Child labor is a global human rights challenge that affects 152 million children worldwide.


From the cocoa fields of West Africa to the cotton mills of South India, one in 10 children are laboring in the global economy today. Often forfeiting the chance to ever begin school, these children have the highest illiteracy rates in the world. Victims are five to 17 years of age, and nearly half of them, 72 million, are in hazardous work that spans mining, fishing, manufacturing, and agriculture. Some of these children have been kidnapped or sold, with the International Labor Organization (ILO) further estimating 6.3 million of them as victims of modern slavery. Slavery, human trafficking, prostitution, and activities that directly harm the physical, mental, and moral well-being of a child are considered “Worst Forms of Child Labor.”

Child Laborer India

GoodWeave’s certification Standard is created with input from a range of stakeholders, including workers, civil society and leading issue experts from around the world. Based on key international conventions, the Standard sets the minimum age of work at 14 or higher, depending on the national legal requirements. The Standard also prevents the employment of young workers, those between the ages of 15 and 18, from any work defined as hazardous. Child labor is intertwined with other forms of extreme exploitation, from less explicit human trafficking schemes such as Sumangali, common in India’s textile industry, to overt chattel slavery found on every continent of the globe. The U.S. Department of Labor’s 2016 List of Goods Produced with Child Labor or Forced Labor cites 139 goods, only one of which does not involve child labor, pointing to the interconnectedness of all forms of labor abuse.

Child labor is illegal under numerous laws and conventions around the world, including the UK Modern Slavery Act and the California Transparency in Supply Chains Act. These legal frameworks combined with the UN Sustainable Development Goal 8.7 to End Child Labor by 2025 create a mandate to act.

Child labor not only impacts one generation, but every one that follows. In his 2012 report Child Labor & Educational Disadvantage–Breaking the Link, Building Opportunity,  former UK Prime Minister Gordon Brown warned: “Because children who face restricted opportunities for education will receive lower wages as adults, child labor is one of the most powerful motors transmitting poverty across generations.”

Not all work performed by children is child labor. Household chores, contributing to a family business, or having an afterschool job can be beneficial and necessary. However, any work that compromises a child’s health, personal development, or schooling is considered child labor.



While corporate social auditing improves working conditions at  factories, the worst exploitation often takes place outside of the factory where many layers of subcontracting turn child labor into an invisible crime.

Ending child labor is everyone’s business. Sometimes the sweat of children is literally woven into the products we buy every single day. Child labor taints global manufacturing supply chains across sectors–from carpets and garments to chocolate and tea.

Child labor in supply chains looks different depending on the sector:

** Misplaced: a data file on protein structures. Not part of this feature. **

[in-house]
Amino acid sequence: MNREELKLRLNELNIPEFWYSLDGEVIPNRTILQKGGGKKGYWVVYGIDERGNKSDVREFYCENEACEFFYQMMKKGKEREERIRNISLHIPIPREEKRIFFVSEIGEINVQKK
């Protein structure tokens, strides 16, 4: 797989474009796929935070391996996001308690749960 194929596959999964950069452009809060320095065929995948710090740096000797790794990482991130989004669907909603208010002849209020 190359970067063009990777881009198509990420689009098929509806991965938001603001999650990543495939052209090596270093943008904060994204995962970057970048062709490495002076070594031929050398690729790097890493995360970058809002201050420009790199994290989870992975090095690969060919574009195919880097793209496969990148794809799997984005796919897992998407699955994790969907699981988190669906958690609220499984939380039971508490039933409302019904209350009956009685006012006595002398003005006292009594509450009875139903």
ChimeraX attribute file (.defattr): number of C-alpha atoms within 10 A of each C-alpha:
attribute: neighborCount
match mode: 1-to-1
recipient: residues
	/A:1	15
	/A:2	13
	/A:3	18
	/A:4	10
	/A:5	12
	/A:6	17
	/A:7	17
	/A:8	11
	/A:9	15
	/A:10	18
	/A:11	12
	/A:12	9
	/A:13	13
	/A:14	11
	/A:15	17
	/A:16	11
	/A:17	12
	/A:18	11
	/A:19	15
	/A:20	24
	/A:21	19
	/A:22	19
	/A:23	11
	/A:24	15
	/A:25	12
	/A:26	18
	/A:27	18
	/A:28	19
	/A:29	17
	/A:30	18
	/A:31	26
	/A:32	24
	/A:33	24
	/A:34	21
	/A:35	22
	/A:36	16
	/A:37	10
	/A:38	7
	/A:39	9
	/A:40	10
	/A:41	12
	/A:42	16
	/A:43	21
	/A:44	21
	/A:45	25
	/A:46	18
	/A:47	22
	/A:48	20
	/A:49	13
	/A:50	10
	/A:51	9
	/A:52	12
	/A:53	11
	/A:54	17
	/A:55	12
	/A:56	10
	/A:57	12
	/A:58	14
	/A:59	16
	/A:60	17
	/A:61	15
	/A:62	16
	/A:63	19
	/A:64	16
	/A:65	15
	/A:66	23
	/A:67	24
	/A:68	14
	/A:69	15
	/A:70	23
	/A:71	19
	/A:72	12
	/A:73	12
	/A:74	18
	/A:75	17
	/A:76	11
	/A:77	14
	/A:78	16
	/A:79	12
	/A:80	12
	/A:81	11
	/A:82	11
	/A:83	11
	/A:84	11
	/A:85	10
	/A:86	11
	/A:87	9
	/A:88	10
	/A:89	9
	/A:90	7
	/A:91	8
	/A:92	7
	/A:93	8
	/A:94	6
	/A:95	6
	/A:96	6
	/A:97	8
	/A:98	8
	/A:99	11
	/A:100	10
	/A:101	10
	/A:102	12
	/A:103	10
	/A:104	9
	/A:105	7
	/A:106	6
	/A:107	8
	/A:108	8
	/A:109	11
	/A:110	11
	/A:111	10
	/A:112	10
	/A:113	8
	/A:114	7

• In the carpet industry where GoodWeave has worked for more than 20 years, “carpet kids” sit at looms for up to 14 hours per day, using sharp tools to weave carpets with no access to education. Some are trafficked to loom sheds far from home—often under threat of violence—to work off a family debt that can never be repaid on meager wages.
  • Many embellished garments are produced by hand in individual homes. Girls are often compelled to sew with their mothers to meet ambitious quotas for extremely low piece rate compensation. School absenteeism among girls during busy production periods quickly results in poor academic performance and tragically high early dropout rates.
  • Entire families toil on brick kilns across South Asia. Many are bonded to the kiln and forced to work to pay off a debt. Children as young as five years old begin contributing to the family’s production quota by carrying and stacking bricks. Some children are trafficked to manage donkeys and other livestock. With long working hours and few school facilities, children face nearly insurmountable barriers to getting an education.



The UN’s Sustainable Development Goal 8.7 (SDG) challenges the world to eradicate forced labor, modern slavery, and “by 2025 end child labour in all its forms.” Without addressing child labor in global supply chains, SDG 8.7 will fail to achieve its goal.

The child laborers working in manufacturing and other industrial sectors, as well as the millions working in export-oriented agriculture, demand that businesses, consumers, and governments unite to realize the promise of SDG 8.7.



  •  152 million children are trapped in child labor globally. According to the ILO:
    • 72 million are in “hazardous work,” which poses immediate danger to a child’s health, safety and moral well-being.
    • 25 million people are living in forced labor and 6.3 million are children.
    • 7.4% of children in Asia and the Pacific are in child labor, and 19.6% of children in Africa are in child labor.

Child labor is a crime prosecutable under national and international laws. View a list of laws crafted to eliminate the practice of child labor and human trafficking.